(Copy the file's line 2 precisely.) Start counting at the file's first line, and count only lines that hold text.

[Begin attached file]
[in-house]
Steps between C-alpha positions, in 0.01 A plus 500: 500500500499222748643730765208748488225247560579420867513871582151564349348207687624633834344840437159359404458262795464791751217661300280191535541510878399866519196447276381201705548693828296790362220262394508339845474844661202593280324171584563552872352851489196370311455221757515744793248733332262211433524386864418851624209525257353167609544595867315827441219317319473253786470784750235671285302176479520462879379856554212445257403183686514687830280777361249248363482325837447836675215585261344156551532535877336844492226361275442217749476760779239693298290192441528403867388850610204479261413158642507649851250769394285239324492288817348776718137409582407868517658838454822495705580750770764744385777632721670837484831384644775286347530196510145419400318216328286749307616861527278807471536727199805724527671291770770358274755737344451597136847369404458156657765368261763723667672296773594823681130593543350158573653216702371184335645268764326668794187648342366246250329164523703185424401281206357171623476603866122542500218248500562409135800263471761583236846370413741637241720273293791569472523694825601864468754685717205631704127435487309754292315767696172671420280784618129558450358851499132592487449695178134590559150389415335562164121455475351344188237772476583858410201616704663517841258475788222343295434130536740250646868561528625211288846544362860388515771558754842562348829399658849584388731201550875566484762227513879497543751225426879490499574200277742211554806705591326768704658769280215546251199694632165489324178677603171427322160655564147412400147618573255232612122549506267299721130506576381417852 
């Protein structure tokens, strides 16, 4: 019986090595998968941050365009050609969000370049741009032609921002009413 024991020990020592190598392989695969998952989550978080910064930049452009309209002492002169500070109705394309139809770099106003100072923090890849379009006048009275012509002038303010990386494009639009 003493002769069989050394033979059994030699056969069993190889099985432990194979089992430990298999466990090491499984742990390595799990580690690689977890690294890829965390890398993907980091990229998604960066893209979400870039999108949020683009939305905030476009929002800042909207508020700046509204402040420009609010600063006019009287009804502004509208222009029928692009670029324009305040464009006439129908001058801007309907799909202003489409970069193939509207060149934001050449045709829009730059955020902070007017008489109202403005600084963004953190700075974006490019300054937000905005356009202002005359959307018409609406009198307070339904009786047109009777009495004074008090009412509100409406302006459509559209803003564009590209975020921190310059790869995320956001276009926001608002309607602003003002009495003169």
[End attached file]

Steps between C-alpha positions, in 0.01 A plus 500: 500500500499222748643730765208748488225247560579420867513871582151564349348207687624633834344840437159359404458262795464791751217661300280191535541510878399866519196447276381201705548693828296790362220262394508339845474844661202593280324171584563552872352851489196370311455221757515744793248733332262211433524386864418851624209525257353167609544595867315827441219317319473253786470784750235671285302176479520462879379856554212445257403183686514687830280777361249248363482325837447836675215585261344156551532535877336844492226361275442217749476760779239693298290192441528403867388850610204479261413158642507649851250769394285239324492288817348776718137409582407868517658838454822495705580750770764744385777632721670837484831384644775286347530196510145419400318216328286749307616861527278807471536727199805724527671291770770358274755737344451597136847369404458156657765368261763723667672296773594823681130593543350158573653216702371184335645268764326668794187648342366246250329164523703185424401281206357171623476603866122542500218248500562409135800263471761583236846370413741637241720273293791569472523694825601864468754685717205631704127435487309754292315767696172671420280784618129558450358851499132592487449695178134590559150389415335562164121455475351344188237772476583858410201616704663517841258475788222343295434130536740250646868561528625211288846544362860388515771558754842562348829399658849584388731201550875566484762227513879497543751225426879490499574200277742211554806705591326768704658769280215546251199694632165489324178677603171427322160655564147412400147618573255232612122549506267299721130506576381417852 